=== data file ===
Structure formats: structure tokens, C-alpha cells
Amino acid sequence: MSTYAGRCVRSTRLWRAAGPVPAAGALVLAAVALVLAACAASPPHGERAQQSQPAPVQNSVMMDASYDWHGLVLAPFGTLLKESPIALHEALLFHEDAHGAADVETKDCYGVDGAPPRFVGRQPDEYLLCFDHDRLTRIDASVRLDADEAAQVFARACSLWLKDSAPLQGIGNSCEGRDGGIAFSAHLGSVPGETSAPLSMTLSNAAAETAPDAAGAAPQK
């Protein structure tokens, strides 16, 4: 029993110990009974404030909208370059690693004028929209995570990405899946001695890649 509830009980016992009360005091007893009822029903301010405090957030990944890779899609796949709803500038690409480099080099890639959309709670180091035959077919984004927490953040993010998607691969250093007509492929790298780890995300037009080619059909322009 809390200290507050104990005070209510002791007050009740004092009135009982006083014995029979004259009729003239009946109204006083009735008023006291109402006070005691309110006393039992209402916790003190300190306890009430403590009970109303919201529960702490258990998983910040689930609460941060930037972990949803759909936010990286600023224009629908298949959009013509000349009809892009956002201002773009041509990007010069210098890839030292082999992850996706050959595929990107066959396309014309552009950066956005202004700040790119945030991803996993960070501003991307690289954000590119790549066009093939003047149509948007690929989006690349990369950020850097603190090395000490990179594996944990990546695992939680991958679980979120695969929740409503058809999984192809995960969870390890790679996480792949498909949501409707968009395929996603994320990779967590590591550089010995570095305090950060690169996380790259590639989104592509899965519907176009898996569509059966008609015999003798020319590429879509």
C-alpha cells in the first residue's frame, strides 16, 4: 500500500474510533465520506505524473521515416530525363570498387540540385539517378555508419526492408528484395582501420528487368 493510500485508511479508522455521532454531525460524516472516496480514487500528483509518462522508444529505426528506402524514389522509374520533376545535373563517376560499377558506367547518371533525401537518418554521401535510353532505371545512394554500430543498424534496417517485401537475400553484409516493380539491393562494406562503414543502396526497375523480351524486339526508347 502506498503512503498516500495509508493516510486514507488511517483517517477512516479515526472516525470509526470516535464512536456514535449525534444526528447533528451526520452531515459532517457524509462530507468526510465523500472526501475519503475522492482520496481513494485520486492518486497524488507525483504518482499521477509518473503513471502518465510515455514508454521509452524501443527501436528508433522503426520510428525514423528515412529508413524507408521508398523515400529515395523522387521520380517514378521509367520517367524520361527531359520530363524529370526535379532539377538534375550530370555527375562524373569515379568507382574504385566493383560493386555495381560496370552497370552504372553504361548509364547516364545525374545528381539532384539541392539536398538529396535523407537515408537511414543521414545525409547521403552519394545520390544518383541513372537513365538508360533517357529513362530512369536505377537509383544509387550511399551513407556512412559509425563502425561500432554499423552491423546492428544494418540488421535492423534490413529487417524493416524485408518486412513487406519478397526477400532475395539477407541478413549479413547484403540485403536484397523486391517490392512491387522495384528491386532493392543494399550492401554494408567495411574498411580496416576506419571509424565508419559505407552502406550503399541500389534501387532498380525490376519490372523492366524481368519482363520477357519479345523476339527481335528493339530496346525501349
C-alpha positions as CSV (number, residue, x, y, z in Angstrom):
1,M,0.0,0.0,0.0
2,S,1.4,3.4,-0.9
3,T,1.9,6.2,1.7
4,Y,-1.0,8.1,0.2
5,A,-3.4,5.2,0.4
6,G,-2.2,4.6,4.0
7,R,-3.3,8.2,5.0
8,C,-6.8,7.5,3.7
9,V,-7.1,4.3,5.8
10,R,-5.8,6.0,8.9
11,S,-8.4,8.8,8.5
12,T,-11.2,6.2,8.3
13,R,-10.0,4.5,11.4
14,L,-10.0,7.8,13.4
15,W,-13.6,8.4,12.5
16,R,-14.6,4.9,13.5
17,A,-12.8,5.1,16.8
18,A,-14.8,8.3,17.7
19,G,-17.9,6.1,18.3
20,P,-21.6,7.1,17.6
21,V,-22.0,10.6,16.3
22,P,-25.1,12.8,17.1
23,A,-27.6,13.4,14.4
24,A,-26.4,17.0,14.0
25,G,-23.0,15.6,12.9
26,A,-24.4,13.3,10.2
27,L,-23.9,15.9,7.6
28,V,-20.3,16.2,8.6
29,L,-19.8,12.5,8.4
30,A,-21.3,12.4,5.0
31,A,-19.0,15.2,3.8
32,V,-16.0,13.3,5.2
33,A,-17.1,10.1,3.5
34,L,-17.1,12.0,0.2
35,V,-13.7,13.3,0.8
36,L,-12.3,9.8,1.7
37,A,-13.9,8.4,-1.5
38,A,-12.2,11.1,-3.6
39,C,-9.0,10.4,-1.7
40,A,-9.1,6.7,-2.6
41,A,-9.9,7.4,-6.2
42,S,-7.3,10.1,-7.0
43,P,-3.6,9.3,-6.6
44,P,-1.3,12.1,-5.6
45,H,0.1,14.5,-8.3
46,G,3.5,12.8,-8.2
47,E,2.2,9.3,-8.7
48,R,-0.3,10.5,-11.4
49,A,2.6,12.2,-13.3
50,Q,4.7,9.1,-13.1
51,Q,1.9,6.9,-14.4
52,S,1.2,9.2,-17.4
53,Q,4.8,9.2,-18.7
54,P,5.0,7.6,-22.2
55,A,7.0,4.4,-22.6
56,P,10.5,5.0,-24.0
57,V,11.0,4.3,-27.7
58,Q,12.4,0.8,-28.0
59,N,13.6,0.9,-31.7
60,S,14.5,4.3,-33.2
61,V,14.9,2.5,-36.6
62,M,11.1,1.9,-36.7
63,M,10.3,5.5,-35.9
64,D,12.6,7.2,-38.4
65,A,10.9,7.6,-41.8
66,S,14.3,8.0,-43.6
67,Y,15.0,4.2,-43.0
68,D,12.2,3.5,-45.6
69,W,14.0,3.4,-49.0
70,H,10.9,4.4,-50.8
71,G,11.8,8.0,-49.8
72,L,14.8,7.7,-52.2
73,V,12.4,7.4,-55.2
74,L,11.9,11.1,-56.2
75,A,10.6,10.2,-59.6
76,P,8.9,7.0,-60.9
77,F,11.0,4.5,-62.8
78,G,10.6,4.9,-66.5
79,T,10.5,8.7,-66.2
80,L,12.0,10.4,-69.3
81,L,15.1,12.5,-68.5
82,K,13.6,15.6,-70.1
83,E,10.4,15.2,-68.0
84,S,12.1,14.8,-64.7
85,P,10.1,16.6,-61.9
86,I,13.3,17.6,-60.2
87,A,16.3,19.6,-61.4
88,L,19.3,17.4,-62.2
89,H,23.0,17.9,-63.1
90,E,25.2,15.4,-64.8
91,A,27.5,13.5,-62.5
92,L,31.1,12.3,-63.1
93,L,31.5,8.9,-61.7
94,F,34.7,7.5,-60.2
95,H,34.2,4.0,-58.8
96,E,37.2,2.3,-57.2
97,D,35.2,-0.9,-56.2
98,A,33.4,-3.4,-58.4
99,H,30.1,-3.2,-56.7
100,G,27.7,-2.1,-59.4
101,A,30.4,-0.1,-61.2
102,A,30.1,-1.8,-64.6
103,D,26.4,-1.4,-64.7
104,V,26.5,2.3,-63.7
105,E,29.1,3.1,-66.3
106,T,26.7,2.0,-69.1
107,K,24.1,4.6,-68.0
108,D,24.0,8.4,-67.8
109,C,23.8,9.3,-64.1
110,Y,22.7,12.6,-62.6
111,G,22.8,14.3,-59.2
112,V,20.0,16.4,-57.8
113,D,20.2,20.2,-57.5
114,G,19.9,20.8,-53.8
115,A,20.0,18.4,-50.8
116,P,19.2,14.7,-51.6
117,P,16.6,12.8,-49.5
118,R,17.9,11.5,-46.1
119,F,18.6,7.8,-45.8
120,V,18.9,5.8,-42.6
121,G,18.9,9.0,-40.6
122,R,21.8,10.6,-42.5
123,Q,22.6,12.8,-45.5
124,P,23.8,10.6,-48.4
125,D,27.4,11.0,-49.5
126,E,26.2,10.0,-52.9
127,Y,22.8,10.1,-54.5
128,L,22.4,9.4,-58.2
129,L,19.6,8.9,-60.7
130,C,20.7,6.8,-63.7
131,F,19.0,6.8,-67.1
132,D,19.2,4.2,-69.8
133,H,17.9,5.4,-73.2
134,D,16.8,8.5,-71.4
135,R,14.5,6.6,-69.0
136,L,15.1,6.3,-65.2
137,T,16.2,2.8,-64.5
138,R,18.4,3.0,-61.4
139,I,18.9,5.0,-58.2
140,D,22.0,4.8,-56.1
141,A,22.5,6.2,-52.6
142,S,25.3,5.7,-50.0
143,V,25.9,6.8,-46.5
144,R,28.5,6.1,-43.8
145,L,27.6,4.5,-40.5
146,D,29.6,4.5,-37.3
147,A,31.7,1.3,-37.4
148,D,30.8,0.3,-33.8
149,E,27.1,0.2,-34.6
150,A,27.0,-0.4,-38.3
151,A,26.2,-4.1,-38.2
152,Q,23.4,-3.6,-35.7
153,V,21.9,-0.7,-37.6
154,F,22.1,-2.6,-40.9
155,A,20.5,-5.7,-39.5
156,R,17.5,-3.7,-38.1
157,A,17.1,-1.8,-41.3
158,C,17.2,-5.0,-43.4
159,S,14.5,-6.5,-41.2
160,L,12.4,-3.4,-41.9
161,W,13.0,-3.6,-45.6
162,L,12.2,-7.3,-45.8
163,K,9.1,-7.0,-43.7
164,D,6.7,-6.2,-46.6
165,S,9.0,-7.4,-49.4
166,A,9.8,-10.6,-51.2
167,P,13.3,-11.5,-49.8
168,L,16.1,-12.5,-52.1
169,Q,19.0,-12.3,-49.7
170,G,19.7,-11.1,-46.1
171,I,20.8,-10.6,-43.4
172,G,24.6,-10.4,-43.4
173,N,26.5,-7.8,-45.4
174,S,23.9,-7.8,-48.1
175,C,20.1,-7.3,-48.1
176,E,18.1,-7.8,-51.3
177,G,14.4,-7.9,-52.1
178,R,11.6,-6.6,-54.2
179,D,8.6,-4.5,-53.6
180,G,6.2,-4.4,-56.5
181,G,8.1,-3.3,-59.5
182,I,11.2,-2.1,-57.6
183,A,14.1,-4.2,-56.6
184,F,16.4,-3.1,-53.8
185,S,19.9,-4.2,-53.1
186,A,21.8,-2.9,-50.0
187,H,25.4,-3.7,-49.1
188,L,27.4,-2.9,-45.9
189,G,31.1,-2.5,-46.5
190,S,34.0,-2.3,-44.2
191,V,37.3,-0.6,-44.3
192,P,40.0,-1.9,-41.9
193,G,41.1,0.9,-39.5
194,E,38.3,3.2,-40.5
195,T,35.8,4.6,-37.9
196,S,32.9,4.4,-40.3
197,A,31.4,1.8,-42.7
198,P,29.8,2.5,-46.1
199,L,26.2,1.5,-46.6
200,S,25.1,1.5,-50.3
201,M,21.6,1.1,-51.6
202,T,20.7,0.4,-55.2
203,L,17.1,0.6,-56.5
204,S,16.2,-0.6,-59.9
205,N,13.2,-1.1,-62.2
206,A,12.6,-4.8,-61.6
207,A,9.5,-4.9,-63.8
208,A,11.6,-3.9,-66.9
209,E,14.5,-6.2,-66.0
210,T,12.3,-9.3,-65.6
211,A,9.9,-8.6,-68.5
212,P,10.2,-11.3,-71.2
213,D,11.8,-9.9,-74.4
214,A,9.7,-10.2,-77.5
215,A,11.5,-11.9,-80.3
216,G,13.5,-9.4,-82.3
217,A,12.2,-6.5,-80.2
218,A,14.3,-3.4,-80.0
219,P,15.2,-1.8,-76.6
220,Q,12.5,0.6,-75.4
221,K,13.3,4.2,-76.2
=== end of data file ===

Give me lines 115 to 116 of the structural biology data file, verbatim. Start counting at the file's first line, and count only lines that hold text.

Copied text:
110,Y,22.7,12.6,-62.6
111,G,22.8,14.3,-59.2